John started his career at sea in 1955. He served in both the Royal and Merchant Navy. His first ship was H.M.S. Vanguard. Here is is standing beneath the 15 inch guns on that ship. John's career over the years spanned many wonderful ships. He served in QE2, Cunard Ambassador, Cunard Princess all for Cunard. He also served with Princess Cruises aboard their ships during intervals in the 1980s. Alongside John was his partner Geoff Pratt. The two served together aboard each of these ships and were quite famous. Most anyone who was there at the time will recall John and Geoff. They were known for their outstanding service and professionalism. They are fortunate in that they were able to experience QE2 in her original state before any changes had been made by Trafalgar. John has graciously shared some memories with us. We get to see the QE2 through his eyes and learn of a most wonderful period for this famous ship.
I had just left another ship.  An Esso tanker as I was nearly always on Cargo ships and tankers until I joined the QE2. This is what happened.  We were within sight of the QE2 in the distance and the Chief Officer called me up to the bridge and pointed out the QE2 in the distance and said "That's the next ship" you should go on.  I was Officers steward on the tanker.  I signed off and went home on leave.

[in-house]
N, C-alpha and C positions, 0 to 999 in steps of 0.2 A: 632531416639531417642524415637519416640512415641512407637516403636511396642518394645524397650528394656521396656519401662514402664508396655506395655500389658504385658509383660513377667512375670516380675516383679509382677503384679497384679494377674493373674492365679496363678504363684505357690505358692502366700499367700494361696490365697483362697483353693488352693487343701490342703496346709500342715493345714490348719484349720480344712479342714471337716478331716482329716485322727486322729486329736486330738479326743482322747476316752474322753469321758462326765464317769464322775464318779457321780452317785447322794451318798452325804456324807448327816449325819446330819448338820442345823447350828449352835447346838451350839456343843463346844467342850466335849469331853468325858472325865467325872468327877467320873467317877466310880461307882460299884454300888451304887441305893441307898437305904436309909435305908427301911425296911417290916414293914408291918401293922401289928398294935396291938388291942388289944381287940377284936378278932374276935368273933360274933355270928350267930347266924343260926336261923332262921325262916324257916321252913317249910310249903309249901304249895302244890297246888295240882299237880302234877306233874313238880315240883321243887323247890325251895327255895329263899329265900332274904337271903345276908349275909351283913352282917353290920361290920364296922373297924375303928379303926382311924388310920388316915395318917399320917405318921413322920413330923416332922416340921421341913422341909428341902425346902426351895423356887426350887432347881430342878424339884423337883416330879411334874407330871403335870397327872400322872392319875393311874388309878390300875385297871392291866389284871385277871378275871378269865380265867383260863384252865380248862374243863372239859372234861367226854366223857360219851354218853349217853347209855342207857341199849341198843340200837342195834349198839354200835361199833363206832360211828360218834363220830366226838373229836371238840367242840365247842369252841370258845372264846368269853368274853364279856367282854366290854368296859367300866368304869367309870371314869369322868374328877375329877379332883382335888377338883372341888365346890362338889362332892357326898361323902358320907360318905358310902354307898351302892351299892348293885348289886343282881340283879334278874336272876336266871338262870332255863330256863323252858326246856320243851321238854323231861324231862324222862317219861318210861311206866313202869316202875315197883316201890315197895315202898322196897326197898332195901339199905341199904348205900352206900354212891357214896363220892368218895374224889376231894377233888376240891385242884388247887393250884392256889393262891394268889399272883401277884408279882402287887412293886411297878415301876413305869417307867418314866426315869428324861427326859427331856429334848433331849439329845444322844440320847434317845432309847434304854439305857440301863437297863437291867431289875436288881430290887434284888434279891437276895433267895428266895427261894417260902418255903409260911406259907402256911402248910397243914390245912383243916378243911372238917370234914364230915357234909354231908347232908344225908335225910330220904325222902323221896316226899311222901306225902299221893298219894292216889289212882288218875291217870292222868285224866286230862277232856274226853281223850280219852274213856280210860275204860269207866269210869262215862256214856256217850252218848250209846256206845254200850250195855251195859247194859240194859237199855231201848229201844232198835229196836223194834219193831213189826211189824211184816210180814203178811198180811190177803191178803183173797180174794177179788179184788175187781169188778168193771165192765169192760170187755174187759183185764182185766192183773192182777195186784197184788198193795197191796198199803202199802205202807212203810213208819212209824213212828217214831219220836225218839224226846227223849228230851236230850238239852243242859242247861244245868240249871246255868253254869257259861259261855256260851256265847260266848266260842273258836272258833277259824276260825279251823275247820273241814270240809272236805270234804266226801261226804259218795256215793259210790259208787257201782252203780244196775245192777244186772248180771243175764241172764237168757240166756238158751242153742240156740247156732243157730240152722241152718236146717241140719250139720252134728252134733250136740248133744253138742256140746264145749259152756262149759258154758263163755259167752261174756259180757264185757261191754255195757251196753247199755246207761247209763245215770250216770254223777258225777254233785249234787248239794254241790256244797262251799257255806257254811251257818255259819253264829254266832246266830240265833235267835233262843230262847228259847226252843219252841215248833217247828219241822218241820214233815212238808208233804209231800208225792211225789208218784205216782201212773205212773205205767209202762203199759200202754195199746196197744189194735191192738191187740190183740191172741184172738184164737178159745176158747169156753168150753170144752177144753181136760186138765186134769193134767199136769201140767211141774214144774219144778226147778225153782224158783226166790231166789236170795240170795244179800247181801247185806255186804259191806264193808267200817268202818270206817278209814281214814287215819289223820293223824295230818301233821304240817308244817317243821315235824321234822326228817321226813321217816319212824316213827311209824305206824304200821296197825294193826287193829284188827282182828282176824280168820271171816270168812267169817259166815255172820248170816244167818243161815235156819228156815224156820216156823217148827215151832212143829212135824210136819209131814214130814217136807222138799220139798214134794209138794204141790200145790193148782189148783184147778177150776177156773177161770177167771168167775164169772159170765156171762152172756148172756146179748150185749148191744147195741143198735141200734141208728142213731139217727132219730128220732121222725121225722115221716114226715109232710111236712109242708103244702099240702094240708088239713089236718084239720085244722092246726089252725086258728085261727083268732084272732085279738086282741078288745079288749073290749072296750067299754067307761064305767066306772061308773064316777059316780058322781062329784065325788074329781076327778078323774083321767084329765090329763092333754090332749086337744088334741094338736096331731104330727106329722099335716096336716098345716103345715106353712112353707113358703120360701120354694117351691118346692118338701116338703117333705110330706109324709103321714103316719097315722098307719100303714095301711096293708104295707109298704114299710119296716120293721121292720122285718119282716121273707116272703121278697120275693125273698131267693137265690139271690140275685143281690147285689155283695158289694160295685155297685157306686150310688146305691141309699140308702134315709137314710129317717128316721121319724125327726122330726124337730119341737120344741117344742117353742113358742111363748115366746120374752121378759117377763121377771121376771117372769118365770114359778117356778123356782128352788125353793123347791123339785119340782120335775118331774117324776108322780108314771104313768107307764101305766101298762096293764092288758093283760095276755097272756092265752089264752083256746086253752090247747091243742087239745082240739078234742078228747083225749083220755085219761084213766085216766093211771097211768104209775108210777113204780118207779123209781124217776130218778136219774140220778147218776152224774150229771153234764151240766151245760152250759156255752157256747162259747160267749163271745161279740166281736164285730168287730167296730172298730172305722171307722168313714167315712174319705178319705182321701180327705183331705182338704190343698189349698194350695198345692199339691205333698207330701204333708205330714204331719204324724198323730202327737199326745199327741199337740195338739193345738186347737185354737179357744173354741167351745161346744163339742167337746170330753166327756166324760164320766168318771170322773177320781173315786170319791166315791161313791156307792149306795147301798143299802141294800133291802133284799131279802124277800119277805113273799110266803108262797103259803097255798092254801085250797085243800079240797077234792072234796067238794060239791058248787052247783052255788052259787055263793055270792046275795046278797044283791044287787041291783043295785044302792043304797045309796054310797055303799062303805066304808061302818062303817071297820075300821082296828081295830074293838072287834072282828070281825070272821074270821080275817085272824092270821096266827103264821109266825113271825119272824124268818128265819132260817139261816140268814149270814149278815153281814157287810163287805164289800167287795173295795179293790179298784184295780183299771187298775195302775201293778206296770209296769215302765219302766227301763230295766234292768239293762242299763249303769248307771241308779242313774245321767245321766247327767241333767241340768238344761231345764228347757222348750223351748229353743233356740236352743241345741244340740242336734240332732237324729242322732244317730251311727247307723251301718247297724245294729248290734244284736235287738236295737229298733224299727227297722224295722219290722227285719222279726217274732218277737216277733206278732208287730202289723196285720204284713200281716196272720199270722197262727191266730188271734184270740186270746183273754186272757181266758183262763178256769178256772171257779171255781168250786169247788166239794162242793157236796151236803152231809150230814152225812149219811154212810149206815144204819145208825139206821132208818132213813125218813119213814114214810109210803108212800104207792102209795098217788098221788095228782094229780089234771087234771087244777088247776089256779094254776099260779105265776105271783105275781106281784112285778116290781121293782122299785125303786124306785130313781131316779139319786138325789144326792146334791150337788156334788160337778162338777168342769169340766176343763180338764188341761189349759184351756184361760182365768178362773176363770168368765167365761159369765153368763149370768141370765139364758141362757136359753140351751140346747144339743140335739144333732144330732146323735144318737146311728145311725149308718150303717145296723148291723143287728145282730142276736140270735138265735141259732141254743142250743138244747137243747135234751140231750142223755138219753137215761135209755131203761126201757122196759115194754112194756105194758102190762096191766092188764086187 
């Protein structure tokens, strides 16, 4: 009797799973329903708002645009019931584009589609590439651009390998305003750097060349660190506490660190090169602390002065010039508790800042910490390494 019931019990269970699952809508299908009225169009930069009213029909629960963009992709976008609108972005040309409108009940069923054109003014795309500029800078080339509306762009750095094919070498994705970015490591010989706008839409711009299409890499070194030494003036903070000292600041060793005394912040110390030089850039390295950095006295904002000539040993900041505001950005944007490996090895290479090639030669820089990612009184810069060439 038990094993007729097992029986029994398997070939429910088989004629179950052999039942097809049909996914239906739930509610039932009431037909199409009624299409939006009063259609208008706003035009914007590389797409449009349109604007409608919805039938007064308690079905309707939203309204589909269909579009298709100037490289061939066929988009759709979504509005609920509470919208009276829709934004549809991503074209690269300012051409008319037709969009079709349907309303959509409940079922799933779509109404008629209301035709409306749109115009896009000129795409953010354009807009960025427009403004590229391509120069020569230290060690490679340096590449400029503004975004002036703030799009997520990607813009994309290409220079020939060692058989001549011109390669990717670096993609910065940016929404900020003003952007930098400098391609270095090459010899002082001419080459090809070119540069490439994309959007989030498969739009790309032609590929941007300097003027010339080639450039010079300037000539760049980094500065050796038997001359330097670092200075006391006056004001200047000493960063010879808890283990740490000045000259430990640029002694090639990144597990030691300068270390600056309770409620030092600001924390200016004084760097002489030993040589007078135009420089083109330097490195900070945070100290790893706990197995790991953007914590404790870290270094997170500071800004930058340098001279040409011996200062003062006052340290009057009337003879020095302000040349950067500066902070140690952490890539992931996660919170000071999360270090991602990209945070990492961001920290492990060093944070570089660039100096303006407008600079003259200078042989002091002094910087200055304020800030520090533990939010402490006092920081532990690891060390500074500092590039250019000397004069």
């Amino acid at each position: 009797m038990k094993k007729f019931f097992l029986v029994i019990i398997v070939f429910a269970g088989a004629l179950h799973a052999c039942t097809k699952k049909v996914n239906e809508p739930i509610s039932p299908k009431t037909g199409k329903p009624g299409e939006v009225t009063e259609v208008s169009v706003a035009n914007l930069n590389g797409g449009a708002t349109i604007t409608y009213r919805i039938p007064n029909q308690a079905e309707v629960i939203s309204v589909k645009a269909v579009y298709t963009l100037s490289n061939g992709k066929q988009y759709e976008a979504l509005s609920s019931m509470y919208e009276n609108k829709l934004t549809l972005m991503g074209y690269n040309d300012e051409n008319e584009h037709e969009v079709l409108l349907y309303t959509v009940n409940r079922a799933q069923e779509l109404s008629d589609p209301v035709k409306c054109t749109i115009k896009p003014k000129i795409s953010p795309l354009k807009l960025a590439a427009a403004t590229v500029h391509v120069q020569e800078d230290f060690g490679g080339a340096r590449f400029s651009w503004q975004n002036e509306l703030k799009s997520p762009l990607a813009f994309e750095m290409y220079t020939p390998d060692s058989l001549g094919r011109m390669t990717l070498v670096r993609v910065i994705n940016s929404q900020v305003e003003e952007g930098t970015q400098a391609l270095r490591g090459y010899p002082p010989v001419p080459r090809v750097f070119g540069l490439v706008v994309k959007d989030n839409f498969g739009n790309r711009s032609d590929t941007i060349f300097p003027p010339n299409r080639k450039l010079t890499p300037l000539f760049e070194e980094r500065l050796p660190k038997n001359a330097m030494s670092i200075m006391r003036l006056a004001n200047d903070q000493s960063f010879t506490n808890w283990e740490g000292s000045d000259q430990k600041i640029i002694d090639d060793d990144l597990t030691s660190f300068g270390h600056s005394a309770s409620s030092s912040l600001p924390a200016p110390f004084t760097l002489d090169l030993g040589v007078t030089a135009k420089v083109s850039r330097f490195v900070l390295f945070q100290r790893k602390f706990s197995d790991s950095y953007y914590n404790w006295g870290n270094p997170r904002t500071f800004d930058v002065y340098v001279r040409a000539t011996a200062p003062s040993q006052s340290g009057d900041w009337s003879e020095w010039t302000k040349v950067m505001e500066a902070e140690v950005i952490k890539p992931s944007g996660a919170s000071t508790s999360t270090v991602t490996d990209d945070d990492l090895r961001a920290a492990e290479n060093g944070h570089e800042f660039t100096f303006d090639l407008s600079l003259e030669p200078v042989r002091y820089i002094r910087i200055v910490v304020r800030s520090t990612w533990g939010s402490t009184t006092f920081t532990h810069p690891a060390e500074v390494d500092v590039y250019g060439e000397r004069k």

When my leave was up I had to go to the Shipping Federation to report to be offered another ship.  I was within hearing distance of the man behind the desk whom was on the phone to Southampton Shipping Federation.  I heard him say they would try to get someone over to join as Officers pantryman.  My ears pricked up and I remembered what the Chief Officer had said on the tanker and couldn't wait to ask for the job.  The best thing I ever did.   I remained on passenger ships for always after that.  I really did go through the jobs on board and worked my way up to Bedroom Steward and Grill Room waiter.
No mean achievement.  I was once the entertainers steward for some time.  It was a great job and I was very popular with the entertainment staff.  I treated them very well and they were very good to me.  Unfortunately the lad one came back as he had been ill and to the horror of the entertainers he got his job back.  They couldn't get me permanently as the union said the other guy was entitled to his old job back.  However they gave me the Hotel Managers steward's job instead which was very good as I eventually made passenger Bedroom Steward.